Richmond City Commissioner Jason Morgan asked if there was anyway that the project can be paired down so that the total bond isn't $4.5 million.

The pair explained that there were some ways to scale back in not building as much on, but explained that if the airport wanted or needed to expand later on, it would cost more than it would now to do so.

All three entities agreed to have both mayors and the county judge meet as well as their finance directors and treasurers after receiving detailed finance plans from the airport board.

Madison County Animal Shelter

At Richmond's last workshop meeting in May, the commissioners discussed a bill from the county for their share of maintaining the animal shelter, which both cities and the county utilize, asking if they were being provided the services they were in fact paying for.

The two cities and the county all pay towards the shelter, but each at different rates. The county pays 65%, Richmond 25% and Berea 10%.

In a budget breakdown provided by the county for the 2018-2019 fiscal year, the fiscal court would pay $210,816.03, Richmond $81,083.09 and $32,433.24 for the city of Berea.

According to Colleen Chaney, the county deputy judge/executive, neither city has paid their portion of their bill which were sent to them in February of this year.

In the previous Richmond workshop meeting, several commissioners and the city's police chief noted that there have been instances in which they have called for animal control officers and no one has responded.

Rob Minerich, the Richmond's city manager, referenced "several calls" that the city has made regarding a loose pitbull, in which the county didn't respond.

Chaney explained that a lot of times, the county would need a court order to go within city limits to collect vicious animals mandated by KRS statute.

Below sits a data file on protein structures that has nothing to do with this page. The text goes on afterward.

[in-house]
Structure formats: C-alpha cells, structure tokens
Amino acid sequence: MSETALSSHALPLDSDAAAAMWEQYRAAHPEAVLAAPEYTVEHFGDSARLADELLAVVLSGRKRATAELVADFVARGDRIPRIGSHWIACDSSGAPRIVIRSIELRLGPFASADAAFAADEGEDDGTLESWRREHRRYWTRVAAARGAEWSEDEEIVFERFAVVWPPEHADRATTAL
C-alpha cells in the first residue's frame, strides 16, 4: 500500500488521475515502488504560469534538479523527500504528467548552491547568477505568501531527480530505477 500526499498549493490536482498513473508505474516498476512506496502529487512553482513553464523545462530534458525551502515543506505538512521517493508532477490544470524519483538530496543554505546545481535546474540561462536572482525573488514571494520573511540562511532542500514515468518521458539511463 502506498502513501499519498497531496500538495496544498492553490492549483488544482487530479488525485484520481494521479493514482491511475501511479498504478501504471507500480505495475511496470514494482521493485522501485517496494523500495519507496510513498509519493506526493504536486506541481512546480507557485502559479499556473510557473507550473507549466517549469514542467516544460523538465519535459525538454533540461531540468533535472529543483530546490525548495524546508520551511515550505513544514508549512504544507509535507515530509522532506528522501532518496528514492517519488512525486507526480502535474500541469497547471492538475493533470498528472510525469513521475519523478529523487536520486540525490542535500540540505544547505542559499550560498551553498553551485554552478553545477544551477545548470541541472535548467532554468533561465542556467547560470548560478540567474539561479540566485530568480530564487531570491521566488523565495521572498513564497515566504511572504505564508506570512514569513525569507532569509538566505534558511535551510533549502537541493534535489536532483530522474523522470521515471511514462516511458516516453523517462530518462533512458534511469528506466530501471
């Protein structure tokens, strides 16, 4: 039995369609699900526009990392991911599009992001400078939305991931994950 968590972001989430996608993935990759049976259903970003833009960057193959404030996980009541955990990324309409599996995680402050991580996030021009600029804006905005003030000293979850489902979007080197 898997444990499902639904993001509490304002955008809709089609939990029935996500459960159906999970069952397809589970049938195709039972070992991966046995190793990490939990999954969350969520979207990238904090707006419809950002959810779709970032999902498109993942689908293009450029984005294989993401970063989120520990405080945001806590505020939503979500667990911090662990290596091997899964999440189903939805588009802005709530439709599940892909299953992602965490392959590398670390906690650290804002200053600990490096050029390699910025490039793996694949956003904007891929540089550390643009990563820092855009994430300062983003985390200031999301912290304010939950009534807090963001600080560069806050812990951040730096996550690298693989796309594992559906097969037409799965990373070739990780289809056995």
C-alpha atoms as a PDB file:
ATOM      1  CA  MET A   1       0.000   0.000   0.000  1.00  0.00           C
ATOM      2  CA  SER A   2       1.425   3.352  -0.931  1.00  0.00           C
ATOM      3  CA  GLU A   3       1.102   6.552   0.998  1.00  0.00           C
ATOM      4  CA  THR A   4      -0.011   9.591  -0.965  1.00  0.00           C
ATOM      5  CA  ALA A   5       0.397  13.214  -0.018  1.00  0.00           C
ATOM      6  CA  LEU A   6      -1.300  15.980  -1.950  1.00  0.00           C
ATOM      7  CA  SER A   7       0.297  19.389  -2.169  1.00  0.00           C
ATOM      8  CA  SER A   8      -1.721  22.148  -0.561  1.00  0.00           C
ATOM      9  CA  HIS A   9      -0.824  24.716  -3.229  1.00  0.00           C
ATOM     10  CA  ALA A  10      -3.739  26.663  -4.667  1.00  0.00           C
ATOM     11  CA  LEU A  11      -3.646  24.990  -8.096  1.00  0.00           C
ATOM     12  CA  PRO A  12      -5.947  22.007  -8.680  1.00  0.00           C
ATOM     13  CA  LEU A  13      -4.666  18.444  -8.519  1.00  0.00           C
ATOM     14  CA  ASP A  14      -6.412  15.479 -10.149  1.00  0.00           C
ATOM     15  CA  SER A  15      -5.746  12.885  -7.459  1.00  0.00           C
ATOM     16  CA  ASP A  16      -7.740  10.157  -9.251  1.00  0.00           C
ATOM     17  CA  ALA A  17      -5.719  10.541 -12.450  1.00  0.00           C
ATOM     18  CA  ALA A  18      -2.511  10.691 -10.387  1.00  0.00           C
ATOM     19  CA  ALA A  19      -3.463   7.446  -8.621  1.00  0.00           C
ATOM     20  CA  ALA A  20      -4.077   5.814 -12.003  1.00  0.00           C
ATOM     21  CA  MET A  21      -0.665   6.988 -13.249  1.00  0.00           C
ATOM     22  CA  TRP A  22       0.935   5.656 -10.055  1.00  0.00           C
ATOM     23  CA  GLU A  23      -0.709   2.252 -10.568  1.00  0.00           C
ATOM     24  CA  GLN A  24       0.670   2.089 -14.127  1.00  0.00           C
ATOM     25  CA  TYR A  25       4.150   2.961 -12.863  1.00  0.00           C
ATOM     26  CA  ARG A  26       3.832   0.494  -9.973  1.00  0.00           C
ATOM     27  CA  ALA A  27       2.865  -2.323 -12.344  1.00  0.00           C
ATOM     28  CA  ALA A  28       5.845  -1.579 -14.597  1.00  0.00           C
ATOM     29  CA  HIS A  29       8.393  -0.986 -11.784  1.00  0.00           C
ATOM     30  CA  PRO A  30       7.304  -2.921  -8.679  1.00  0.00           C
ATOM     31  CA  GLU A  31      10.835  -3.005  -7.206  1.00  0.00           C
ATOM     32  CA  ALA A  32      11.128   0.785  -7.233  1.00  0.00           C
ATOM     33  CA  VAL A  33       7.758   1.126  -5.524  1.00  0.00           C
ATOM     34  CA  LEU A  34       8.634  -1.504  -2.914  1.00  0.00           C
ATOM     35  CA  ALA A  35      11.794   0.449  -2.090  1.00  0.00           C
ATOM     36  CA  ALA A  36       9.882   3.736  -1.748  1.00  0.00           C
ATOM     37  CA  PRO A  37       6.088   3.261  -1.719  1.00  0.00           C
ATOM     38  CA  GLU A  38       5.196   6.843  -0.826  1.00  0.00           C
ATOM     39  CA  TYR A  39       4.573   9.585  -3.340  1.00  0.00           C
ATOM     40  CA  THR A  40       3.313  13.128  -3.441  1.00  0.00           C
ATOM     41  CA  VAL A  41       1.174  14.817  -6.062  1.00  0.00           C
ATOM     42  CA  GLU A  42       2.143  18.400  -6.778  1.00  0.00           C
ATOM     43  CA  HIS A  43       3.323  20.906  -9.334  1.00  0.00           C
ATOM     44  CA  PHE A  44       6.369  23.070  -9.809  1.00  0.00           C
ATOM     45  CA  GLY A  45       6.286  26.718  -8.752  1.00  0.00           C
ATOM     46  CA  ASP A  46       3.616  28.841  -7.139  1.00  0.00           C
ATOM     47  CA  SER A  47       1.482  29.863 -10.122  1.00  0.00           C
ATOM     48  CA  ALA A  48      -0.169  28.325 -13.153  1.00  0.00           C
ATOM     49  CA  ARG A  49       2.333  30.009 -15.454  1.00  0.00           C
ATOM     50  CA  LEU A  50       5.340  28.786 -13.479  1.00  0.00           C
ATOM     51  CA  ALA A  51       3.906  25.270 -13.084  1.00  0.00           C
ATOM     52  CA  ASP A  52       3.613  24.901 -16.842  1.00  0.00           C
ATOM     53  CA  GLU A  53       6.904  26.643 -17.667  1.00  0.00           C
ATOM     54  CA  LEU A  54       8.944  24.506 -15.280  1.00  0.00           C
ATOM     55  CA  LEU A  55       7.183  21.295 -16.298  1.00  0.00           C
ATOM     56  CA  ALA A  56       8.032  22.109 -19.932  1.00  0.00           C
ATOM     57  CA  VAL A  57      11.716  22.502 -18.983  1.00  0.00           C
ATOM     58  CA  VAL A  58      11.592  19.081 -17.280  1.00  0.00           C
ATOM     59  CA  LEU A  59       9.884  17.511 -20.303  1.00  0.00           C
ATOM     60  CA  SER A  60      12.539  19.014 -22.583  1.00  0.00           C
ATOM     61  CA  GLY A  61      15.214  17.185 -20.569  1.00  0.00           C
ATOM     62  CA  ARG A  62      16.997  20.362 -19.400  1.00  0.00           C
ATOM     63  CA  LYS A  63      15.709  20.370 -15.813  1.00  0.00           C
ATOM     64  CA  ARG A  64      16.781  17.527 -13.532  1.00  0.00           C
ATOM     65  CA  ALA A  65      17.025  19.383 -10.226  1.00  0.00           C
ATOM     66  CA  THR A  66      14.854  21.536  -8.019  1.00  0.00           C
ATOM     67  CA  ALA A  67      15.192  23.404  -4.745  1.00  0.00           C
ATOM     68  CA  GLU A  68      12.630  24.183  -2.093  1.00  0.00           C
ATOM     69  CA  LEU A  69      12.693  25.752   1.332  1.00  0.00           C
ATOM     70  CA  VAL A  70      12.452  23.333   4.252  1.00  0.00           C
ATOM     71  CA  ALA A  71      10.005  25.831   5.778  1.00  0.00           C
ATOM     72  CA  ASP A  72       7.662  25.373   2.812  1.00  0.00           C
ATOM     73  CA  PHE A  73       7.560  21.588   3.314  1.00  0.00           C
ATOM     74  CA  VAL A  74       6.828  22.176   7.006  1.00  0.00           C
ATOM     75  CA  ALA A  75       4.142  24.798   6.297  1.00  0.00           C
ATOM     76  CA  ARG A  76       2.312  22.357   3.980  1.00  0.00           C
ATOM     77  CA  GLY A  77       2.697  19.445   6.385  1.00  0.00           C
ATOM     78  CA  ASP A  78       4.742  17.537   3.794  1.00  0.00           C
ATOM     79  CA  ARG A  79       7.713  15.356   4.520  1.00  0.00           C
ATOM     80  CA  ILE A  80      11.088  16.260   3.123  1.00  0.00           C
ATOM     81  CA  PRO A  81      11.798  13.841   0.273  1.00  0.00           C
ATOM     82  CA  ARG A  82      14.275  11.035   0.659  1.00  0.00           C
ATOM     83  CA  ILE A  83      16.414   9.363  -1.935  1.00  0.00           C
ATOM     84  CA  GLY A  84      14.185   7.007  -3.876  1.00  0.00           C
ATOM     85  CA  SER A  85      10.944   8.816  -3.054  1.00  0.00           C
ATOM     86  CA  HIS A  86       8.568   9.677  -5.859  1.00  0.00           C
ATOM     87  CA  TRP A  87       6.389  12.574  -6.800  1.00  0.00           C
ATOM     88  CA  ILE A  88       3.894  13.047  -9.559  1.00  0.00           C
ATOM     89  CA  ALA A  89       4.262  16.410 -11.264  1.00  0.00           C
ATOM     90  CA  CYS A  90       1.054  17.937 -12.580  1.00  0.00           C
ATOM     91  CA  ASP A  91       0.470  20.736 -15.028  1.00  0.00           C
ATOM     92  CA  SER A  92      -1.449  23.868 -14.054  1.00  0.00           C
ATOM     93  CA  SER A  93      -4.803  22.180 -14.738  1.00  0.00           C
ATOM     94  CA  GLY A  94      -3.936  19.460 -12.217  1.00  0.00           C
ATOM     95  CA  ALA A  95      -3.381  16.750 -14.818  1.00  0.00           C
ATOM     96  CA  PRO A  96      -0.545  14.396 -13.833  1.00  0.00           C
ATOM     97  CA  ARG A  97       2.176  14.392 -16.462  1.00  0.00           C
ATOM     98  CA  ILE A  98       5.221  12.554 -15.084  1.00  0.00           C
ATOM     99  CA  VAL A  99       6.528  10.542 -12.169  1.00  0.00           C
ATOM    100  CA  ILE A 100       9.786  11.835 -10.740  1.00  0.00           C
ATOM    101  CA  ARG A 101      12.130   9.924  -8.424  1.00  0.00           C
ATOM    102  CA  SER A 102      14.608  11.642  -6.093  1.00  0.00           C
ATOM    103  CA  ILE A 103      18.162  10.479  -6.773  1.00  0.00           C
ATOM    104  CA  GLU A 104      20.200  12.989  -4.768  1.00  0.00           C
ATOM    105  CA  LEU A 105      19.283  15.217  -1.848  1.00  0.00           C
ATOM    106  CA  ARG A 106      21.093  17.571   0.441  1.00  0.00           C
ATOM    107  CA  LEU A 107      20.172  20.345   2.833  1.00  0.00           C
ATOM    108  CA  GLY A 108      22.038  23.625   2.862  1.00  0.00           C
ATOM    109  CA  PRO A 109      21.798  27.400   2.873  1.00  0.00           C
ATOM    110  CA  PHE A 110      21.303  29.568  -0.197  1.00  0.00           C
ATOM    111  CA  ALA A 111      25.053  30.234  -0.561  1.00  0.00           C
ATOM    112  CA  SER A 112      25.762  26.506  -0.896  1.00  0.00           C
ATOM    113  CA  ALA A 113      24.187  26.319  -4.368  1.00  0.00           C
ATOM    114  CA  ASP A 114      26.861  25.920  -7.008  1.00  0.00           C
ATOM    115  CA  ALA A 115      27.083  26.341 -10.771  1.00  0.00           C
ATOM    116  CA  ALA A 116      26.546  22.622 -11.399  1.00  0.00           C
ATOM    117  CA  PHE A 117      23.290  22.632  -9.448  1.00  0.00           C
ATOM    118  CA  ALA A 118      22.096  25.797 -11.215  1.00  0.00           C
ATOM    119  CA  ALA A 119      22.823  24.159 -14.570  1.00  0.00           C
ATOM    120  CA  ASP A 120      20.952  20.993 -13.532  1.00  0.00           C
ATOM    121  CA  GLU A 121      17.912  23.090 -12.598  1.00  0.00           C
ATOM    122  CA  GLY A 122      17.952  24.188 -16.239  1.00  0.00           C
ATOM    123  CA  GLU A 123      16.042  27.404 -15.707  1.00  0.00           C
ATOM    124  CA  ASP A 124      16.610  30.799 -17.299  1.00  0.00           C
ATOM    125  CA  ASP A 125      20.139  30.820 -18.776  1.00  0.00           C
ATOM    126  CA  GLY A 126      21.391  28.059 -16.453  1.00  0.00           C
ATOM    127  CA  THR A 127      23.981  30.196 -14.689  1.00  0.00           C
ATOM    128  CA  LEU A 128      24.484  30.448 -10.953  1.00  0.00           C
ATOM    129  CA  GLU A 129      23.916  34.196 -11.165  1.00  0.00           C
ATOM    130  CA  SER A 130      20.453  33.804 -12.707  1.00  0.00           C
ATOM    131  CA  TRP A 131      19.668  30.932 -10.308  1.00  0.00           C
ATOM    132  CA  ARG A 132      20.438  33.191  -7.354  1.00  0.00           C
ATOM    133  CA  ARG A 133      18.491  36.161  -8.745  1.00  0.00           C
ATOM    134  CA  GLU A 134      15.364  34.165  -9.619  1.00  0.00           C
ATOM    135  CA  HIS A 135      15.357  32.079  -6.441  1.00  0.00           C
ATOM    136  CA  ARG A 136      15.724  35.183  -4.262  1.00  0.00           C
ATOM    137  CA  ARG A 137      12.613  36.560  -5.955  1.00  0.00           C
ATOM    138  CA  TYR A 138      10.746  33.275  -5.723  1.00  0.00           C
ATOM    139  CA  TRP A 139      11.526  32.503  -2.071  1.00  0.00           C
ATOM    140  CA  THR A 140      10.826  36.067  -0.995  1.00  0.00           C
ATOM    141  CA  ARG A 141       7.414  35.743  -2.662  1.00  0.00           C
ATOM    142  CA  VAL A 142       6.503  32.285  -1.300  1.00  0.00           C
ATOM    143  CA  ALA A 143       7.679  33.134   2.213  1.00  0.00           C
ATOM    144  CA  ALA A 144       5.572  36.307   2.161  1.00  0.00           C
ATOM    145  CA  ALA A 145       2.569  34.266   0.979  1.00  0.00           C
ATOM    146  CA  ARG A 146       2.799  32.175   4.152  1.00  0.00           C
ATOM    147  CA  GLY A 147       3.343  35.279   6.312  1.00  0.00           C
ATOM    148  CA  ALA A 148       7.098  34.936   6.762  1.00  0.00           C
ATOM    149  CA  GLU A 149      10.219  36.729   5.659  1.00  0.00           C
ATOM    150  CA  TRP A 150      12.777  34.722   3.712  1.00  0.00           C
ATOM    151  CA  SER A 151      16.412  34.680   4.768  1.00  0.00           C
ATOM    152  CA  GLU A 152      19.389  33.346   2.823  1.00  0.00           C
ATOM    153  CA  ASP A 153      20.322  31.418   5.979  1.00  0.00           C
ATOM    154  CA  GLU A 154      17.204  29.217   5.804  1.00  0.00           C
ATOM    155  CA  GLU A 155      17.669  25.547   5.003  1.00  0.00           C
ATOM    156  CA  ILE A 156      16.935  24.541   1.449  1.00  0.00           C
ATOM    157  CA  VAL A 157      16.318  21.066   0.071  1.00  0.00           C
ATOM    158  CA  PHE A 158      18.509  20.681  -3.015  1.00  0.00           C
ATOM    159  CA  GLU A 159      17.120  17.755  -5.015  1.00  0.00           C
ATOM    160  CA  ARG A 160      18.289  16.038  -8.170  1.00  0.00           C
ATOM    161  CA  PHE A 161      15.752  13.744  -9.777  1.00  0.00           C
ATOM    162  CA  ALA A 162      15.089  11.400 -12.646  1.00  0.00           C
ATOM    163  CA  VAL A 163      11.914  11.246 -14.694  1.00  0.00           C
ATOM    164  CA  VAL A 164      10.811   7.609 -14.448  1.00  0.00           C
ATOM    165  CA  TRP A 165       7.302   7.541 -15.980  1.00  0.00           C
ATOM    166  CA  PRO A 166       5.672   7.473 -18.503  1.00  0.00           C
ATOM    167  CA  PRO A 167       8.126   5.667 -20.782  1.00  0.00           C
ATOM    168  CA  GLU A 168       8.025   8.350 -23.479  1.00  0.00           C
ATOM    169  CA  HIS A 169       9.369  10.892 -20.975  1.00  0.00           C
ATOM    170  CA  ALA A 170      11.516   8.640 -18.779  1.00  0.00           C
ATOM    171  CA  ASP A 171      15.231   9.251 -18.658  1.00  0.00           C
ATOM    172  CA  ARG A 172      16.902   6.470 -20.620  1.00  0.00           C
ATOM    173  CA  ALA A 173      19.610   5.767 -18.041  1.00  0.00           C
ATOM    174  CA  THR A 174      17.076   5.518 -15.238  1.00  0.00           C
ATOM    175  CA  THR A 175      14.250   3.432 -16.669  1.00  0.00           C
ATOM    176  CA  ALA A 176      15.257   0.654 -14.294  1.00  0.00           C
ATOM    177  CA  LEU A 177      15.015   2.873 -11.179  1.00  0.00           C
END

She explained that legally, the county is responsible for housing strays (including those without vaccination or tags), providing a county wide dog licensing program, quarantining animals as a result of a citation violation and any holding requests by a court order.

In another state statute, it requires that even during on call hours at the shelter (before 8 a.m. and after 4:40 p.m.) that from sundown to sunup, no one is able to pick up animals.

"There are legally some things that we just cannot do," she said.

Judge/ Executive Reagan Taylor said that financially, with the ongoing drug epidemic and mandates of what the county shall maintain, it is making them dive deep into the things that they don't have to provide.

"It is all for the betterment of our taxpayers," he said. "We are looking to see, the easy thing to do would be to run in there and say, 'Oh we are running out of money, there are these things costing money, let's just raise taxes,' but we are looking at alternative ways.

"... We are looking deeper into the law to see what we shall do, and what we may do and those are the things we are looking into and this is one of those things that we have found… we are just looking for some help."

Reach Taylor Six at 624-6623.